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Language learning is not your concern | Community

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Editor’s Note: “Ever Since I Was” is a bi-weekly column detailing the genesis and growth of passions of members of the UW and U-District community.

For years, I tried to learn Korean, my family’s native language. Every summer I found a new tool or resource – a beginner’s workbook, Duolingo, an archaic version of my dad’s Rosetta Stone software – and told myself I would commit to studying every day. During this time, I kept refusing my family members’ advice that “you just have to start speaking Korean to grandfather and grandmother.” I need some sort of grammar instruction first, I reasoned. But it was more embarrassing and the horribly American accent that I knew I had that kept me from jumping with both feet.

What makes it difficult to learn and maintain a foreign language? How to persevere? We need a change of perspective, seeing language learning as a journey that involves others and not just ourselves.

Mingrui “Ray” Zhang holds a doctorate. candidate for the School of Information and currently following his second year of Japanese lessons.

Zhang said that having a companion while learning a foreign language was a big motivation for him. Last year, he and his roommate, another PhD student, were both taking language lessons for a rewarding experience outside of research and practicing on the Duolingo app.

“When I know he’s doing this, I will feel, very naturally, [the desire] to open the app to learn a few, and when I do, it is also influenced, ”Zhang said. “We can see [each] the progress of others on the app. And I think that’s a whole factor that motivated me to keep up to date in this cycle of language learning.

Joel Wiegner, a sophomore who is also learning Japanese, said one of his favorite things about speaking a foreign language is the reaction he gets from native speakers when he demonstrates his abilities.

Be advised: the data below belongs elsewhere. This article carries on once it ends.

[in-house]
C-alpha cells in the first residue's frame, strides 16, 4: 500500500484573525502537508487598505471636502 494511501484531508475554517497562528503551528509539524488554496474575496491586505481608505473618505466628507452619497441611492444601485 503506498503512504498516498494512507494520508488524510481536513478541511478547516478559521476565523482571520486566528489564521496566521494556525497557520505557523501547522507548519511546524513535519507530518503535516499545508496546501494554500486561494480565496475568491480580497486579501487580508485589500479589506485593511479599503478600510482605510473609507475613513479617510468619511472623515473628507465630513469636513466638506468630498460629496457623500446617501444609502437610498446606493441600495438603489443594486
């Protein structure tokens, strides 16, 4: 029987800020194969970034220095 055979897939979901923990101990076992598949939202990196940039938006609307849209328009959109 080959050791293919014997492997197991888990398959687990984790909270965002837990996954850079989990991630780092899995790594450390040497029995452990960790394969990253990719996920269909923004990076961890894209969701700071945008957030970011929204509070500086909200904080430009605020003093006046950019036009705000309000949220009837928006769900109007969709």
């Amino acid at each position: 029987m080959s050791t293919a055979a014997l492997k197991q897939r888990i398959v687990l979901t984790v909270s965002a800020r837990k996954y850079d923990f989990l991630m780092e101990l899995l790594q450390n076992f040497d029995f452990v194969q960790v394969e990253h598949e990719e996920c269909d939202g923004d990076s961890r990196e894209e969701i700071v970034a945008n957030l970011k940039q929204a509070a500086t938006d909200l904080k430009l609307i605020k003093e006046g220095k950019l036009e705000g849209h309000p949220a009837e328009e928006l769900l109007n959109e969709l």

Since I have been in a duo




“The cheerful look – it’s like a kid at Christmas, almost, coming into their eyes – when you start talking to them in their native language is really cool and I really like that,” Wiegner said.

Wiegner said that because he doesn’t watch Japanese at all, no one expects him to speak the language and he finds it fun to catch people off guard. In addition to training with his Japanese-speaking friends, Wiegner also tried speaking only in Japanese to waiters in Japanese restaurants to force himself to think on his toes in a more natural setting than the classroom.

Wiegner’s daily use of language brings up an important point about the incompleteness of language learning if it remains confined to the classroom, an app or a textbook.

Russell Hugo, Deputy Director of the UW Language Learning Center and Affiliate Assistant Professor in the Department of Linguistics, said one of the key foundations of language learning is meaningful social engagement with a community of speakers.

Hugo said significant research has been done on teletandem, an educational model of language learning that has proven to be effective.